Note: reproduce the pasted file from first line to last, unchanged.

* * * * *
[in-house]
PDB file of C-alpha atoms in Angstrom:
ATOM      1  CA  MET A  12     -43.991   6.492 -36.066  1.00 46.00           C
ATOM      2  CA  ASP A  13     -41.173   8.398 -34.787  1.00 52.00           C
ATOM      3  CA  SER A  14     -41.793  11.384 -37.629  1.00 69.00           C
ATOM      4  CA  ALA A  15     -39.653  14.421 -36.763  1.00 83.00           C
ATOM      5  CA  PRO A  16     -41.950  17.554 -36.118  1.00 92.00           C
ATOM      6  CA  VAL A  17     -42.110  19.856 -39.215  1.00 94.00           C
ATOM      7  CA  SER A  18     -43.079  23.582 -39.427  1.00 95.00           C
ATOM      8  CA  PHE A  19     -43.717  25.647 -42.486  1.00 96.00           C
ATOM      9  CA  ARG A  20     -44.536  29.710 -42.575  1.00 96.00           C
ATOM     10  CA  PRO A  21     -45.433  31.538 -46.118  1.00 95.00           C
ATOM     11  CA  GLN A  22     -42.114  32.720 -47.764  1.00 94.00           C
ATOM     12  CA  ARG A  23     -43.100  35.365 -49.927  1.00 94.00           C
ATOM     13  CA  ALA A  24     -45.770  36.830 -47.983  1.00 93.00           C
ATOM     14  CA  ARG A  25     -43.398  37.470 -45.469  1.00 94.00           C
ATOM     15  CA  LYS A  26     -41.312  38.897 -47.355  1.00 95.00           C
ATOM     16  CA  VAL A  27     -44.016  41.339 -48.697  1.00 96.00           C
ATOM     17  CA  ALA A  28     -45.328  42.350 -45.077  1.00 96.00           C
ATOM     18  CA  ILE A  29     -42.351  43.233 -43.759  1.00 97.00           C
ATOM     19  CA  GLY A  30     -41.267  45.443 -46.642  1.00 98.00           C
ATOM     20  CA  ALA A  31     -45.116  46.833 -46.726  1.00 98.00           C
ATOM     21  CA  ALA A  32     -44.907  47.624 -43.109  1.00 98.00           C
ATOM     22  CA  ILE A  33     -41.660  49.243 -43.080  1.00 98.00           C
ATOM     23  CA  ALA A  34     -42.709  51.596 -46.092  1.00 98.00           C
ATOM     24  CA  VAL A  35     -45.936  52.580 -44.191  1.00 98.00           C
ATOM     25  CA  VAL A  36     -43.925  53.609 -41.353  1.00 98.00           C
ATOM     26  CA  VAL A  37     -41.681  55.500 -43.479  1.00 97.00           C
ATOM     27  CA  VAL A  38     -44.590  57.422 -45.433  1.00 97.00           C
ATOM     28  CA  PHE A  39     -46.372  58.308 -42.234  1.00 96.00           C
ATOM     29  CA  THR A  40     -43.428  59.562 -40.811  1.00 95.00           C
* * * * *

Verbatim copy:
[in-house]
PDB file of C-alpha atoms in Angstrom:
ATOM      1  CA  MET A  12     -43.991   6.492 -36.066  1.00 46.00           C
ATOM      2  CA  ASP A  13     -41.173   8.398 -34.787  1.00 52.00           C
ATOM      3  CA  SER A  14     -41.793  11.384 -37.629  1.00 69.00           C
ATOM      4  CA  ALA A  15     -39.653  14.421 -36.763  1.00 83.00           C
ATOM      5  CA  PRO A  16     -41.950  17.554 -36.118  1.00 92.00           C
ATOM      6  CA  VAL A  17     -42.110  19.856 -39.215  1.00 94.00           C
ATOM      7  CA  SER A  18     -43.079  23.582 -39.427  1.00 95.00           C
ATOM      8  CA  PHE A  19     -43.717  25.647 -42.486  1.00 96.00           C
ATOM      9  CA  ARG A  20     -44.536  29.710 -42.575  1.00 96.00           C
ATOM     10  CA  PRO A  21     -45.433  31.538 -46.118  1.00 95.00           C
ATOM     11  CA  GLN A  22     -42.114  32.720 -47.764  1.00 94.00           C
ATOM     12  CA  ARG A  23     -43.100  35.365 -49.927  1.00 94.00           C
ATOM     13  CA  ALA A  24     -45.770  36.830 -47.983  1.00 93.00           C
ATOM     14  CA  ARG A  25     -43.398  37.470 -45.469  1.00 94.00           C
ATOM     15  CA  LYS A  26     -41.312  38.897 -47.355  1.00 95.00           C
ATOM     16  CA  VAL A  27     -44.016  41.339 -48.697  1.00 96.00           C
ATOM     17  CA  ALA A  28     -45.328  42.350 -45.077  1.00 96.00           C
ATOM     18  CA  ILE A  29     -42.351  43.233 -43.759  1.00 97.00           C
ATOM     19  CA  GLY A  30     -41.267  45.443 -46.642  1.00 98.00           C
ATOM     20  CA  ALA A  31     -45.116  46.833 -46.726  1.00 98.00           C
ATOM     21  CA  ALA A  32     -44.907  47.624 -43.109  1.00 98.00           C
ATOM     22  CA  ILE A  33     -41.660  49.243 -43.080  1.00 98.00           C
ATOM     23  CA  ALA A  34     -42.709  51.596 -46.092  1.00 98.00           C
ATOM     24  CA  VAL A  35     -45.936  52.580 -44.191  1.00 98.00           C
ATOM     25  CA  VAL A  36     -43.925  53.609 -41.353  1.00 98.00           C
ATOM     26  CA  VAL A  37     -41.681  55.500 -43.479  1.00 97.00           C
ATOM     27  CA  VAL A  38     -44.590  57.422 -45.433  1.00 97.00           C
ATOM     28  CA  PHE A  39     -46.372  58.308 -42.234  1.00 96.00           C
ATOM     29  CA  THR A  40     -43.428  59.562 -40.811  1.00 95.00           C